Sigfrid Karg-Elert

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German composer, performer, and organist

  • November 21, 1877 born in Oberndorf am Neckmar, Germany
  • about 1882, at the age of 5, he moved with his family to Leipzig. He was the youngest of 12 children. In Leipzig he studied music and composition under the direction of Bruno Röthig, cantor at Johanniskirche, where Karg was a member of the choir.
  • 1889 Karg's father died, leaving no money for music lessons. However, a family loaned him a piano so he could continue to practice and study.
  • 1891-1893 Karg was sent to Grimma by the Church Director, to train to become a music teacher
  • 1893 Karg moved to Markranstädt where he supported himself as a freelance musician while studying philosophy and music theory.
  • 1896 Karg returned to Leipzig to study at the Conservatory, where his teachers included Emil Nikolaus von Rezniček, Carl Reinecke, Salomon Jadassohn, Paul Homeyer and Karl Wendling. He studied composition with Reisenauer.
  • 1900 A performance of Karg's First Piano Concerto, in which he was the soloist, was a great success, earning him an extension of his scholarship. He began to study composition with Teichmüller, a decision that caused a breach in his relationship with Reisenauer. Karg began adding his mother's maiden name, Elert, to his name with his first published composition.
  • 1902 Karg-Elert was appointed head of the piano masterclass at the Magdeburg Conservatory. He met and developed a friendship with Grieg, who encouraged his composition and mentored him throughout his life. Grieg became an important influence on Karg-Elert's style.
  • 1903 Karg-Elert began composing for the harmonium, which dominated his composing and performing for the next 10 years. The harmonium is a type of reed organ.
  • 1910 married Minna Kretzschmar.
  • 1915 he enlisted in the army during WWI, but he never saw action due to his work as a musician.
  • 1917 Karg-Elert experienced a musical and personal crisis after being rejected as the organist at Berlin Cathedral. He destroyed about 20 of his works, seeking a return to ‘the purity of classical and romantic art’, as did many composers of that period. He never gained a permanent post as organist, although after the war he succeeded Reger at the Leipzig Conservatory.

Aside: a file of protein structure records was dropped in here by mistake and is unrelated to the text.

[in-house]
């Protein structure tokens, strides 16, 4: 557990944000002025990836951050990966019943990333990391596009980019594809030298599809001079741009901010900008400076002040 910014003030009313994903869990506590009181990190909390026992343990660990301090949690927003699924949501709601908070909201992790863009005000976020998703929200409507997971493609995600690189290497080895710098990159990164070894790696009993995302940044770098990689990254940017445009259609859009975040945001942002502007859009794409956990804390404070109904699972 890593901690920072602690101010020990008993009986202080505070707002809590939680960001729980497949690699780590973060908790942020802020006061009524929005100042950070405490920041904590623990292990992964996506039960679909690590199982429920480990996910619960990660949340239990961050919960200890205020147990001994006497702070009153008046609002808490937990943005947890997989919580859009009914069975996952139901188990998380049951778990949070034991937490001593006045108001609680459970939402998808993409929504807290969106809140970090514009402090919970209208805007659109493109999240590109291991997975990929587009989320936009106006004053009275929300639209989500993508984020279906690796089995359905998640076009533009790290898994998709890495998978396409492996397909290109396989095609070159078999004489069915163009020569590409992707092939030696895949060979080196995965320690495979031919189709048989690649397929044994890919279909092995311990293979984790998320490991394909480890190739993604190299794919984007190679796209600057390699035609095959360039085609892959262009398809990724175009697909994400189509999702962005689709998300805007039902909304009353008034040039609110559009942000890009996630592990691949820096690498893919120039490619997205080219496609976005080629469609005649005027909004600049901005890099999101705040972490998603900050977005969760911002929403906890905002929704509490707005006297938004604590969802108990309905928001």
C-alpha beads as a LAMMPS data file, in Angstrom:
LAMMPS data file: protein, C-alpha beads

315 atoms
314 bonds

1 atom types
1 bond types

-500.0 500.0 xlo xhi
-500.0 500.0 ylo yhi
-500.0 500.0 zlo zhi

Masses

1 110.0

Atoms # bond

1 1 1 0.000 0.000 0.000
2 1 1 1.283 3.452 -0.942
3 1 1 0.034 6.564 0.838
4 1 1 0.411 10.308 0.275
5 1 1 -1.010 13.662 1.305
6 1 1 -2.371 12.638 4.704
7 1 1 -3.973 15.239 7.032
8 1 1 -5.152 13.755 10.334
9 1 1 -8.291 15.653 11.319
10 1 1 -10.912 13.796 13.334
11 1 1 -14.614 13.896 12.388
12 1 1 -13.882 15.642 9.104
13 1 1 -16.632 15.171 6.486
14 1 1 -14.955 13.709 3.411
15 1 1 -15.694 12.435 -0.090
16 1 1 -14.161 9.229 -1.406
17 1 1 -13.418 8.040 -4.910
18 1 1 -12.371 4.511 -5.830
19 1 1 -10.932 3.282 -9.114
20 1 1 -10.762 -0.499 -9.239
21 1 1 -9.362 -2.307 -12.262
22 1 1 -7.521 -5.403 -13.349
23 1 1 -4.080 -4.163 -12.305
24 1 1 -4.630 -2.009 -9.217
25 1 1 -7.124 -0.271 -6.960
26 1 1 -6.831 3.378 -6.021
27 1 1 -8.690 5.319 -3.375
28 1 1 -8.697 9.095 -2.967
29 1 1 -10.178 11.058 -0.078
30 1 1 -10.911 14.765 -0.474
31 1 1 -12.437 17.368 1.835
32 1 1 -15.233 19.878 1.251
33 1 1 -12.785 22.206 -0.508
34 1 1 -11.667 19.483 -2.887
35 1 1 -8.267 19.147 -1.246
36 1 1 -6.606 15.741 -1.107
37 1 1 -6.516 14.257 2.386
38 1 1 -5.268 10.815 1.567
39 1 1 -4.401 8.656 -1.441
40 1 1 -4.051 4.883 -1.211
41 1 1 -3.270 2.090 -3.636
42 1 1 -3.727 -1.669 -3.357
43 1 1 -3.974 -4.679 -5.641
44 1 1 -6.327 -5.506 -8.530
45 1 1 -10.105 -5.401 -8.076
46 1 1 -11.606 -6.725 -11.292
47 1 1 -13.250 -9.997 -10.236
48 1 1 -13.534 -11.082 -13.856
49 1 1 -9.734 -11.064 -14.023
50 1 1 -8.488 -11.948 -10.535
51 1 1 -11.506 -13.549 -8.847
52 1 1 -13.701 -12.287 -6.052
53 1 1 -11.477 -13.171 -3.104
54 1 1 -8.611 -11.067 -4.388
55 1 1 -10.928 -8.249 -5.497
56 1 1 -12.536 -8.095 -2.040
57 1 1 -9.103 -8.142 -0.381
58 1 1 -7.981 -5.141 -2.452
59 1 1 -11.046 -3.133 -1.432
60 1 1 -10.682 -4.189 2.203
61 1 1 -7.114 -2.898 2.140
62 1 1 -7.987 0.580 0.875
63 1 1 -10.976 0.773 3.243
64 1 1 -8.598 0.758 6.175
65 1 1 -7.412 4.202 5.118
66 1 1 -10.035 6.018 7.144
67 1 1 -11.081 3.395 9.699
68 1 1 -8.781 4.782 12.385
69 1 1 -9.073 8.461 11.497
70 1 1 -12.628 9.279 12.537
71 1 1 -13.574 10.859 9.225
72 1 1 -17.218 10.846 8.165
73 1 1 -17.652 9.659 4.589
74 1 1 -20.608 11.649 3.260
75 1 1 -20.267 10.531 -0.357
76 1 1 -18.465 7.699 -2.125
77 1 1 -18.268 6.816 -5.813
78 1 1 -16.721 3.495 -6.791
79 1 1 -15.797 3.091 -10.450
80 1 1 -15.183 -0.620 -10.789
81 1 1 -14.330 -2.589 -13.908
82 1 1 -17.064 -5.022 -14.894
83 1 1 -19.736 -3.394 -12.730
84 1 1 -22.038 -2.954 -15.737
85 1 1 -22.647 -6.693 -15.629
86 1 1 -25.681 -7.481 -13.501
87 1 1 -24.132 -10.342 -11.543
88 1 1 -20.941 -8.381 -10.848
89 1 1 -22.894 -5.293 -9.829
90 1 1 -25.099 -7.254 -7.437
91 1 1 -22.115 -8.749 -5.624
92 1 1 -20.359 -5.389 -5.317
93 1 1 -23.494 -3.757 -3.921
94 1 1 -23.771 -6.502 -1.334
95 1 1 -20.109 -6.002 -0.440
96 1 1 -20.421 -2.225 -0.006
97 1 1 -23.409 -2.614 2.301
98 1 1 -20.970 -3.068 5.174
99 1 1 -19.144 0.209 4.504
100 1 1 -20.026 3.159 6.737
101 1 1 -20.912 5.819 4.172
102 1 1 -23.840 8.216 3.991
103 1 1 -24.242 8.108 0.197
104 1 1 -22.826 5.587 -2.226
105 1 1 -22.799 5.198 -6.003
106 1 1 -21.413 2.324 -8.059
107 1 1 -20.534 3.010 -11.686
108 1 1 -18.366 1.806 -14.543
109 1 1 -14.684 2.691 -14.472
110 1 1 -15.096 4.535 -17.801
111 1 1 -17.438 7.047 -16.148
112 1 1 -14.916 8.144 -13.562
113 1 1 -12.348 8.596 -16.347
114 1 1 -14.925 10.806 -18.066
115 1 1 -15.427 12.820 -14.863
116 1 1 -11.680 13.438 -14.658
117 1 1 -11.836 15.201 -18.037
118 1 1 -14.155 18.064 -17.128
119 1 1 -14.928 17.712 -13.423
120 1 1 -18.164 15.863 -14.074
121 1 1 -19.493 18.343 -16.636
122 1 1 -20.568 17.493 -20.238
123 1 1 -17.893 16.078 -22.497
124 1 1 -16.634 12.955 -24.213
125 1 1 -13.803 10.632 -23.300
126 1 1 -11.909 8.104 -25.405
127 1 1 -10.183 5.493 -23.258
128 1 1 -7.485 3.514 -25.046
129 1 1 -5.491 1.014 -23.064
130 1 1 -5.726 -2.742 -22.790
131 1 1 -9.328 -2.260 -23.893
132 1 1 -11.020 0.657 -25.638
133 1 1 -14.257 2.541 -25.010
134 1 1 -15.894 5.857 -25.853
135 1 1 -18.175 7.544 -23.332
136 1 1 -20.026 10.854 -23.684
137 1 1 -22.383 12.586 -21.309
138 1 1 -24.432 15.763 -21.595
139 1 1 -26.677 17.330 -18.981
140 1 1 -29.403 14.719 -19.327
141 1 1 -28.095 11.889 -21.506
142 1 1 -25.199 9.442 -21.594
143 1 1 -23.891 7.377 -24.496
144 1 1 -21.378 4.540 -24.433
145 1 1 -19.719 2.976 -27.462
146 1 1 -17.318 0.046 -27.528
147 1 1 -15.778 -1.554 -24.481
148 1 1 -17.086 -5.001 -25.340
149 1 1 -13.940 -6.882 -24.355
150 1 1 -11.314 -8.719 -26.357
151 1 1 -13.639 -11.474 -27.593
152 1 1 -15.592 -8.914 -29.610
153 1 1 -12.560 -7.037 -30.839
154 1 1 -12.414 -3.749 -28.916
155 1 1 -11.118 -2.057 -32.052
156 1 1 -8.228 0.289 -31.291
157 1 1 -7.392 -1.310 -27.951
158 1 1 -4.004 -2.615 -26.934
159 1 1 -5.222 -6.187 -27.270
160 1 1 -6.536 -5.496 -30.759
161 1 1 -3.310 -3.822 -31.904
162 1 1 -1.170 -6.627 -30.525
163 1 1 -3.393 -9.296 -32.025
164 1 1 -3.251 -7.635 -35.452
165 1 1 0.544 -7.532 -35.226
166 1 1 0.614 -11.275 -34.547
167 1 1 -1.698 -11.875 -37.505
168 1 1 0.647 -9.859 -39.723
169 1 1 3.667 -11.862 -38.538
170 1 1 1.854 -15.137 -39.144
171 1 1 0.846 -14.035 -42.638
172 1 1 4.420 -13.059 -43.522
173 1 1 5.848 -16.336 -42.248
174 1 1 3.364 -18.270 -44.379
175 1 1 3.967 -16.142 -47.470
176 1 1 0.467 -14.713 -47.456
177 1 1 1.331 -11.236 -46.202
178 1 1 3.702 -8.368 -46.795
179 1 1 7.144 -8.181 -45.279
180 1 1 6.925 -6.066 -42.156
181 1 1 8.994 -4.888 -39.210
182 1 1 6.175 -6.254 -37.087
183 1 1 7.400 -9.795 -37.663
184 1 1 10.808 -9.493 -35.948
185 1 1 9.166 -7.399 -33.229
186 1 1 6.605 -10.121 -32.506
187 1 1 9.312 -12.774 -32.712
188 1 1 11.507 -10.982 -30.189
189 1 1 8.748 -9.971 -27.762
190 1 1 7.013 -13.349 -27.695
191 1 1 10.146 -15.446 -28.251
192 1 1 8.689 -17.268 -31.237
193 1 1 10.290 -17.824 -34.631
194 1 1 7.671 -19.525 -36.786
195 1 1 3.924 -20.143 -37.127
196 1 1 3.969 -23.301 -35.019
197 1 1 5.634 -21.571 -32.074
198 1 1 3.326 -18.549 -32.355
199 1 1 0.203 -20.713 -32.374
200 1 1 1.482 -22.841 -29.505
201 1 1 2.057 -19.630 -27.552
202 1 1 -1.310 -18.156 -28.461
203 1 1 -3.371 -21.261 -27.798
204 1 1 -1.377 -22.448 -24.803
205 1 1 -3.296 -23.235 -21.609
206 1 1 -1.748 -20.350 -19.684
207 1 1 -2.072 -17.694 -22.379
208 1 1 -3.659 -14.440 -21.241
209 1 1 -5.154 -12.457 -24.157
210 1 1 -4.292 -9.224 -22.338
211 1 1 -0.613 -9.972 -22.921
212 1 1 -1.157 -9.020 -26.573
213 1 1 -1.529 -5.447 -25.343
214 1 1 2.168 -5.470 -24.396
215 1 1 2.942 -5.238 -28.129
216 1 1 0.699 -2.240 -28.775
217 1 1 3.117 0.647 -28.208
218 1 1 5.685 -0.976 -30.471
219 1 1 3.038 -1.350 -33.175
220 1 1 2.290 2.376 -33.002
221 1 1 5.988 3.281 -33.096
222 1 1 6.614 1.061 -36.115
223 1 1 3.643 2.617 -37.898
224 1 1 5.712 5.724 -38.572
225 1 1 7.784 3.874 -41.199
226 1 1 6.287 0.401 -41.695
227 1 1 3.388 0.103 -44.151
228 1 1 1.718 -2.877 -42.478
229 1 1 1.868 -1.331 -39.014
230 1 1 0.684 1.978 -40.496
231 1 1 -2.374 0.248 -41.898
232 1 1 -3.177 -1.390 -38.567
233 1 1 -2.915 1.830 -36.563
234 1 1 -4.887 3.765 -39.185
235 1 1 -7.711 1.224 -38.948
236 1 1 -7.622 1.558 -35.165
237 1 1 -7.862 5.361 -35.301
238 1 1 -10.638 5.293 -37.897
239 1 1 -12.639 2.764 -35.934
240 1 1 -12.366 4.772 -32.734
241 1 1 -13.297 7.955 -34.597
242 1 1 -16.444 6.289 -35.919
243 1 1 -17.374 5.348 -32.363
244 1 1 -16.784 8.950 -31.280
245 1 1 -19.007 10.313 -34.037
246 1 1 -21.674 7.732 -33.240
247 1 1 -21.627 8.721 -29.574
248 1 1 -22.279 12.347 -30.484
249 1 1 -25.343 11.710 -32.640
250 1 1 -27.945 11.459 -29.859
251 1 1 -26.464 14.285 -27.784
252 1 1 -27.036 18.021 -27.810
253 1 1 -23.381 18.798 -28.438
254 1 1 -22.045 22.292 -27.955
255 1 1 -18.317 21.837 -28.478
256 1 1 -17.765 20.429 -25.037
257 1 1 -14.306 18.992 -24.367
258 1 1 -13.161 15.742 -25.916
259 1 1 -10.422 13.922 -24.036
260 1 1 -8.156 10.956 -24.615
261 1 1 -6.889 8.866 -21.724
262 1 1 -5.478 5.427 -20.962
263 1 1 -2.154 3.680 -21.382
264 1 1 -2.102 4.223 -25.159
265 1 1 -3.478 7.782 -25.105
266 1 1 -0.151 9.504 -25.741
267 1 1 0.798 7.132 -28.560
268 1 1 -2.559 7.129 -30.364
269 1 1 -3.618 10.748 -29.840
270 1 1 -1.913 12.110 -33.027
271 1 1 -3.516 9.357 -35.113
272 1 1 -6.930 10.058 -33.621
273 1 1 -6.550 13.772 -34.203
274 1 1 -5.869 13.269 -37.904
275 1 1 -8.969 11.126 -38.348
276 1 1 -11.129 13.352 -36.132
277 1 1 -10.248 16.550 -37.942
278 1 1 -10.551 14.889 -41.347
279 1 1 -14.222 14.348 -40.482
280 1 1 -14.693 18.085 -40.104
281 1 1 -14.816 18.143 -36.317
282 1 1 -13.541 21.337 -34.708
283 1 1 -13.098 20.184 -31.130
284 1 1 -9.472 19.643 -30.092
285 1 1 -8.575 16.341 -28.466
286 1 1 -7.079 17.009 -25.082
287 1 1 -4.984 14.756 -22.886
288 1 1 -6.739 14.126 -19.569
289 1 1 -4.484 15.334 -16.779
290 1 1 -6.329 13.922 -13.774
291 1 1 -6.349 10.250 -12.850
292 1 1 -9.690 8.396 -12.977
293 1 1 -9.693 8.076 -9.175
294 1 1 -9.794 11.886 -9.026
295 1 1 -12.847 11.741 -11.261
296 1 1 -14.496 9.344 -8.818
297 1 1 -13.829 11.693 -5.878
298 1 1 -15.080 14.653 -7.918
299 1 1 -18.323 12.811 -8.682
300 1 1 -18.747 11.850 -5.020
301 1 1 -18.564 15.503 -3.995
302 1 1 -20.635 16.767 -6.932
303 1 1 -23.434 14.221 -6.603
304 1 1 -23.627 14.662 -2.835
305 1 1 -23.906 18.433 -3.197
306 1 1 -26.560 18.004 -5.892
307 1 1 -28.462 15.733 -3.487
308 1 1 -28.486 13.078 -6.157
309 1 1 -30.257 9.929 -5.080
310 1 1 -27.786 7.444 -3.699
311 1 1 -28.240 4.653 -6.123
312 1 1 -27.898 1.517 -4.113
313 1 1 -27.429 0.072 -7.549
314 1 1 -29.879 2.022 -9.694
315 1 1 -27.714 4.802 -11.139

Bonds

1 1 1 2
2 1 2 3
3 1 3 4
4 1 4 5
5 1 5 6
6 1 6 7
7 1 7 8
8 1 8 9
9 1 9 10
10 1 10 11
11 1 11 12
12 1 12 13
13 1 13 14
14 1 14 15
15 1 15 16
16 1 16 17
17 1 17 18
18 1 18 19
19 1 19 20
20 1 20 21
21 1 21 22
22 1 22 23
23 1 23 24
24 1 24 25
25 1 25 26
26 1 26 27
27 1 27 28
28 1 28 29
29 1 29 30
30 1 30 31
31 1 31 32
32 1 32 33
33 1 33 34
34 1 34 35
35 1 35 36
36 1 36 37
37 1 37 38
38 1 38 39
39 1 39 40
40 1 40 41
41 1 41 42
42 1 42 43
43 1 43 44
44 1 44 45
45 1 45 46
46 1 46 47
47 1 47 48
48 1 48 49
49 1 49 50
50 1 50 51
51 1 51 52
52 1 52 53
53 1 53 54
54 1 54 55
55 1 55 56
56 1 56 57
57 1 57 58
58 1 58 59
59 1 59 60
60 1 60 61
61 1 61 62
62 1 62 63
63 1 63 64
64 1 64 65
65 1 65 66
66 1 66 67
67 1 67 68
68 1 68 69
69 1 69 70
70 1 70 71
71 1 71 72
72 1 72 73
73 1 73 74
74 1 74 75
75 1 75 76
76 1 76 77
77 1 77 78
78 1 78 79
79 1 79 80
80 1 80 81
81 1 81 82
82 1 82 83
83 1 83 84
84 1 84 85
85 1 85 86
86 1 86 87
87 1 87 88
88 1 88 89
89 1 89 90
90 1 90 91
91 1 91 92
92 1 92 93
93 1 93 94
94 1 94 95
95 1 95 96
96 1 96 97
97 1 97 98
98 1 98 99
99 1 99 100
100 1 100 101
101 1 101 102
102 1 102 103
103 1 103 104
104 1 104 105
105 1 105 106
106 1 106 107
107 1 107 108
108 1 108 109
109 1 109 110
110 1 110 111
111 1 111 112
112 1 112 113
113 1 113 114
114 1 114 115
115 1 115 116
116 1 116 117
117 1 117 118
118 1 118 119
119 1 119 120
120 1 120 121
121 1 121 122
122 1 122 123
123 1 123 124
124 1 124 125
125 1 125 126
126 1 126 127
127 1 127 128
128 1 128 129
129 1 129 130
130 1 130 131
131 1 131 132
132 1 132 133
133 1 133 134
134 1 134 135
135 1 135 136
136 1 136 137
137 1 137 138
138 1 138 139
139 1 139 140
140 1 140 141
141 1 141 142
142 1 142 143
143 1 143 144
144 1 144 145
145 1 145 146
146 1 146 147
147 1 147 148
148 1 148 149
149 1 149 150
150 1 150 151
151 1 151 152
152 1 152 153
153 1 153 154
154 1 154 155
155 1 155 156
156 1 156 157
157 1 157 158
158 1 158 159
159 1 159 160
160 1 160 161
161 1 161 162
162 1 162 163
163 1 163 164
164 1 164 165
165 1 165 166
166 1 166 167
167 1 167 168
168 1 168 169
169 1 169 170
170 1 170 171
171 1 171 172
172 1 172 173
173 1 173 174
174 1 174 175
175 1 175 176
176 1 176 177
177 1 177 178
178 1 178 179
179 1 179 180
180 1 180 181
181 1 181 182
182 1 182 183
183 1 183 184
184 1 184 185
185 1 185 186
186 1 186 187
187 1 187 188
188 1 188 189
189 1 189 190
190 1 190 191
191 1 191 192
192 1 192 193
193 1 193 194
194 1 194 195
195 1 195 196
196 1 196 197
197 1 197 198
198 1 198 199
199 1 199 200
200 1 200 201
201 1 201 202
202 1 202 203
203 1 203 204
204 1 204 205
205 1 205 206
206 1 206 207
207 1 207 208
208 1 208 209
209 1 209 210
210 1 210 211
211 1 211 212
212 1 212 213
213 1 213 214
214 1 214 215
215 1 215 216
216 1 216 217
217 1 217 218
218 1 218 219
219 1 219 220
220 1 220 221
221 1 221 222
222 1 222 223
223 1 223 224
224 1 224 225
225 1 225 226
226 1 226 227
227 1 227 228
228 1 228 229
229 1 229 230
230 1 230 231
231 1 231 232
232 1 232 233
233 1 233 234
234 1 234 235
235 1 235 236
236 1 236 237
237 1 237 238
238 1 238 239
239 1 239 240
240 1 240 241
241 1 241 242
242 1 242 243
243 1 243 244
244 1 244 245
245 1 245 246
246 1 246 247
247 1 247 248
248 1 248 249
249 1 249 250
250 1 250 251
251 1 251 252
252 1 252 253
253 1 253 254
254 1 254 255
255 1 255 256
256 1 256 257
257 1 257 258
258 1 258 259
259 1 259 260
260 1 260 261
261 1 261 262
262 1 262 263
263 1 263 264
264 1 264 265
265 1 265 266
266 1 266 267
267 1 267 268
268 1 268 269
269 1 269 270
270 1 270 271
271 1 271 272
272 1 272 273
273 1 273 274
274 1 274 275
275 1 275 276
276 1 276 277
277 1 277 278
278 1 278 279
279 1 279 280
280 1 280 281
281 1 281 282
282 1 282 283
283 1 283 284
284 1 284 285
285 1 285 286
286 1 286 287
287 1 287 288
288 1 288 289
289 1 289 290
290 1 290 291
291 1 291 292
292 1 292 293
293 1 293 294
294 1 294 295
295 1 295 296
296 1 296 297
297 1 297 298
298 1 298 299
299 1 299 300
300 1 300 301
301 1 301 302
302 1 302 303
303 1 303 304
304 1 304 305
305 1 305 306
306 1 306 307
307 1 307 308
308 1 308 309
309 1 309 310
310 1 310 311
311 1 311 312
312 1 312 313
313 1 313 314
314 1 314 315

• 1924 he began broadcasting weekly harmonium concerts from his home. In the later 1920's he began to experience increasing pressure and even ostracism in Germany because of his modernist image, his popularity in England, and the French or English titles of some of his works.
  • 1932 Karg-Elert undertook a concert tour in America, which was a disaster due to his declining health.
  • April 9, 1933 died in Leipzig, Germany

For details, see the Sigfried Karg-Elert article on Wikipedia.

See also Oxford Music Online:

List of Organ Works[edit]

Click to sort by opus number, title, or year of composition or publication
Opus Title Year
Op. 65 66 Choral-Improvisationen fur Orgel 1906-1908
Op. 96 Pastels from the Lake of Constance 1921
Op. 106 Cathedral Windows 1923
Op. 150 Passacaglia and Fugue on BACH 1931-1932
Op. ?? Title year
Op. ?? Title year
Op. ?? Title year

Background and General Perspectives on Performing Karg-Elert Organ Works[edit]

Karg-Elert composed many short and interesting pieces.

  • Forms: cantus firmus settings, character pieces, passacaglias, chaconnes, fugues, canzonas, and partitas
  • Musical categories: simple harmonic, contrapuntal (historical), mixed styles, tone paintings, and final phase

According to Oxford music online, Karg-Elert "tended to avoid sonata form and fugue in favour of an emphasis on timbre, and his large-scale structures have a tendency to sprawl. . .He was particularly successful in extended variation forms such as the passacaglia and chaconne. Though he experimented with atonality, a warmly chromatic musical language featuring lush harmonies and complex key relationships is more characteristic of his output."

According to Wikipedia, "in general terms, [Karg-Elert's] musical style can be characterised as being late-romantic with impressionistic and expressionistic tendencies. His profound knowledge of music theory allowed him to stretch the limits of traditional harmony without losing tonal coherence."

Registration and Organs[edit]

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See the footnote in the "Notes" section at the bottom of the page[1]

Fingering and Pedaling[edit]

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Articulation and Phrasing[edit]

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Tempo and Meter[edit]

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Scores and Editions[edit]

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Free Online[edit]

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Opus 65 no. 59, Nun danket alle Gott - Marche triomphale:

Opus 96, 7 Pastels from the Lake of Constance:

Opus 106, Cathedral Windows: Lauda Sion:

Opus 150, Passacaglia and Fugue on BACH, performed by Jeremy Filsell: Part 1:; Part 2:; Part 3:; Part 4 (Fugue):

Pay to Listen[edit]

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Other Resources[edit]

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  1. This footnote was entered in the "Registration and Organs" section

This space is for automatic insertion of footnotes. To enter a footnote from anywhere in the article, start by typing the tag <ref> and then enter the text, and type the tag </ref> to end the footnote. The footnote will then appear in this "Notes" section automatically.